You've spoken about keeping taxes as low as possible. How do you think that can be accomplished while still investing in roads, drainage, and recreation, especially with the rate of inflation and every project costing more than it has in the past?
Normandeau: Yeah, that's always the juggling act, right? You have to cut somewhere to increase spending in other areas. But the beautiful part about La Broquerie and the whole R.M. is the fact that development keeps on coming. So, the more development we have there our tax base always increases, right? So, every year when we have the reassessment, our tax base usually increases and then if your tax base increases, then you're dealing with a bigger budget. So, it’s not always about cutting, sometimes just reallocation, right, because of the increase in taxes. But obviously, yes, with the increase of inflation and every project costing more money, I think it will just have to be a very good due diligence and make sure that that we dot our ‘i’s and cross our ‘t’s to make sure that our money is spent according, our money is spent away the taxpayers want it spent.
Weiss: Well, it's very important when you do large projects that cost in the millions, that you do the project on side with a grant. Like I think I heard numbers for Steinbach’s arena, something like they're possibly getting around $8 million, maybe I'm not 100% on the numbers. It's very important, those are the times you proceed. If there's a grant available for the project, that would be the time you would do that kind of a project. I know in the past, we improved our lagoon and there was federal and provincial money available. That is the time to do those projects. That's how you can save local taxpayers money and accomplish things that need to be done.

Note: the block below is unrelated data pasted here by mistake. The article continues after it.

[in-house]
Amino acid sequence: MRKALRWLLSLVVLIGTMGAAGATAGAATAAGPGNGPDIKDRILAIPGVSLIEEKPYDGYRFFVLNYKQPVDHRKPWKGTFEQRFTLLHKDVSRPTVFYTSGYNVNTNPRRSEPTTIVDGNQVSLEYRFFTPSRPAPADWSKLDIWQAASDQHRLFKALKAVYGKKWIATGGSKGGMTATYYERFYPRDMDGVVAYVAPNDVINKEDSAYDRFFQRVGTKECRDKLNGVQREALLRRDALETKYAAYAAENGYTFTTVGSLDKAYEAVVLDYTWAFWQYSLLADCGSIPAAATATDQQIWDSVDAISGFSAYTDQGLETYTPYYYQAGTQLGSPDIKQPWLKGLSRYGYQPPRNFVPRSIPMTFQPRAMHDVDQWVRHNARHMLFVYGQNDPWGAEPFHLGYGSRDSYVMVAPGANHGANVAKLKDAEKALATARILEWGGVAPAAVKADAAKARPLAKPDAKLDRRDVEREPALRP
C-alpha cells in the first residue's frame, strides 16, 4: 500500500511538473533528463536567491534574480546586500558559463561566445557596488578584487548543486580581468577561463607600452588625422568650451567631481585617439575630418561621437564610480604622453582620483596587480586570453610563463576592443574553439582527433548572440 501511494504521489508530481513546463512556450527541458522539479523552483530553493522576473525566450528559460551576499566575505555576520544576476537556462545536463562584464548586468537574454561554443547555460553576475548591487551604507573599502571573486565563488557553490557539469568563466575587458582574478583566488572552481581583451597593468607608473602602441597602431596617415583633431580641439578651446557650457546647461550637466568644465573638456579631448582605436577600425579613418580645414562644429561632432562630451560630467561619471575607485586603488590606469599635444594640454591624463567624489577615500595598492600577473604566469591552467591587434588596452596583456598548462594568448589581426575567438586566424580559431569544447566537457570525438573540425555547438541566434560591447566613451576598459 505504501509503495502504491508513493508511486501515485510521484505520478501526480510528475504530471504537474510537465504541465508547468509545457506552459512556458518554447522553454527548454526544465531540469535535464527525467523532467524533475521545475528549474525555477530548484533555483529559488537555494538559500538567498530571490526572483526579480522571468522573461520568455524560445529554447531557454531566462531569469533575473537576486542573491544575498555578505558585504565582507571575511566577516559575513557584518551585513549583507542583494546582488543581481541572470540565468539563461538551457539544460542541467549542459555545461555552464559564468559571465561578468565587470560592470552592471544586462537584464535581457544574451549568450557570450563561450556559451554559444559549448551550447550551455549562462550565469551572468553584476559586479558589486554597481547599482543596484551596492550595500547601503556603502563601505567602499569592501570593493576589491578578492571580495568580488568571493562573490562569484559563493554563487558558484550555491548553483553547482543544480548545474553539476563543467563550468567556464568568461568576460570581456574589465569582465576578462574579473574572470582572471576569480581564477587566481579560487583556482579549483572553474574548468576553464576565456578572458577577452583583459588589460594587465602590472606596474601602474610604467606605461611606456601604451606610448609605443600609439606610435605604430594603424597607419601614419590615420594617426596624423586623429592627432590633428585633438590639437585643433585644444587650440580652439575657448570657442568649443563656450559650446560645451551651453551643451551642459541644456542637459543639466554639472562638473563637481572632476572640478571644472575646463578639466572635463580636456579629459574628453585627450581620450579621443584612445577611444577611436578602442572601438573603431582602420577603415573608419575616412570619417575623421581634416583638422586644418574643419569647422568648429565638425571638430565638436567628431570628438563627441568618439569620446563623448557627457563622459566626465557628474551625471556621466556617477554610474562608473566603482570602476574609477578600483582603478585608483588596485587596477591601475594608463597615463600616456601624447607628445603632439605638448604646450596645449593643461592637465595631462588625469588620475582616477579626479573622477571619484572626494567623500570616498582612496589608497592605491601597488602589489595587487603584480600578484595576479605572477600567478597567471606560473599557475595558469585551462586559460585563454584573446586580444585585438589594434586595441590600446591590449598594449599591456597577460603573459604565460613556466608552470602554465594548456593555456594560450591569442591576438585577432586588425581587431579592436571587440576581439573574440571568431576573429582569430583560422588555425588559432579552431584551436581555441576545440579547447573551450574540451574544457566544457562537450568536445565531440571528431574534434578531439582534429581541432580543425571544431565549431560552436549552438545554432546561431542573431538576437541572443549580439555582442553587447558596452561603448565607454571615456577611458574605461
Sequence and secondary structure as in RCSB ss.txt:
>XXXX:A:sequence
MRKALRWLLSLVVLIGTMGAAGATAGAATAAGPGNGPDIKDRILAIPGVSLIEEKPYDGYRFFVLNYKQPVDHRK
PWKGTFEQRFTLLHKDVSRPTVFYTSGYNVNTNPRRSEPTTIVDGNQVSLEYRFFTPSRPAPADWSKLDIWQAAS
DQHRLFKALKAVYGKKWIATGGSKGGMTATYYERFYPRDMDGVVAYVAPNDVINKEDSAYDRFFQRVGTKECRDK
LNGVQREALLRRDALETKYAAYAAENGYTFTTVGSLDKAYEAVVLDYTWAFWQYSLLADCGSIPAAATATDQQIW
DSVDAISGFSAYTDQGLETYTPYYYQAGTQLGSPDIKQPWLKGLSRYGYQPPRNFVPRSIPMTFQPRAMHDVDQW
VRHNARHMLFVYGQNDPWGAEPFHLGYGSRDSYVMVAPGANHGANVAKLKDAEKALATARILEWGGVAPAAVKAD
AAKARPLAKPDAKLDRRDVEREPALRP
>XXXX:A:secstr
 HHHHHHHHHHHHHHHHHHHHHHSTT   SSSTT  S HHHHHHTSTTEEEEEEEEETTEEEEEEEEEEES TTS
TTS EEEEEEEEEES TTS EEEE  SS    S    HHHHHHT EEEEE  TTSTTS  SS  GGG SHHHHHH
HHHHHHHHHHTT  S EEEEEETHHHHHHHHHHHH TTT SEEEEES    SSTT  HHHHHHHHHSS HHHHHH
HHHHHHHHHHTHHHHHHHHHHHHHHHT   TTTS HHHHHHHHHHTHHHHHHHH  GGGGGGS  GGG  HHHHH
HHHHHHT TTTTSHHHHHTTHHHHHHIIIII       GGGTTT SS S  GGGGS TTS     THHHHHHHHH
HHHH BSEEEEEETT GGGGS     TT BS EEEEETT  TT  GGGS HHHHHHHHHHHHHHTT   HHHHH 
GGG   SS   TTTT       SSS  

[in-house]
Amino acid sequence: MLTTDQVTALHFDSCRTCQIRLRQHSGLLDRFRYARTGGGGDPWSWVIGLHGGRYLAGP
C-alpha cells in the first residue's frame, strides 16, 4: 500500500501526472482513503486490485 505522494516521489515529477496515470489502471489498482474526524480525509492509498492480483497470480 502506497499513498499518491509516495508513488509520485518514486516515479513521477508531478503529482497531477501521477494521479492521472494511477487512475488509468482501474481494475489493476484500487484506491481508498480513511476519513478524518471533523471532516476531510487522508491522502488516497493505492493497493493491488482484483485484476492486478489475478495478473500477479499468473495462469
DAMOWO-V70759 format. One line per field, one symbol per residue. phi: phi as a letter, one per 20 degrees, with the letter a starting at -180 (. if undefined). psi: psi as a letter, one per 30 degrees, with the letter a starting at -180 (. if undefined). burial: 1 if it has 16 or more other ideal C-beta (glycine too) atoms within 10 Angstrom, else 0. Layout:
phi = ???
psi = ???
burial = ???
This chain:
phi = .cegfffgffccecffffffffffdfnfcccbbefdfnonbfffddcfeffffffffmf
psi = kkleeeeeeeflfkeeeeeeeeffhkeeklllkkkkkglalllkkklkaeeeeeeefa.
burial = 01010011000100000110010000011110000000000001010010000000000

And the last question, what do you feel is most important when it comes to being a leader, particularly for a municipality?
Normandeau: Well, I think to be a great leader, and which I believe I am, is to have good communication with our staff, meaning all our administration and public works, all those people. And also have good communication with our rate payers and have good communication with surrounding municipalities, because we have to remember that a lot of our borders, we share borders with many different municipalities. And I think the first thing is, have great communication, so that people know what's going on and that people know what to expect.
Weiss: To have your ear open to your ratepayers or your employers, it's however you want to call it, during the four years, not just at election time. Most of the time we do know what they want, and we know the right thing to do, and we should be mindful of what they want at all times and be willing to do what the majority of them want at all times.
Click here for the full list of candidates for municipalities and school divisions in the southeast, as well as results on election night.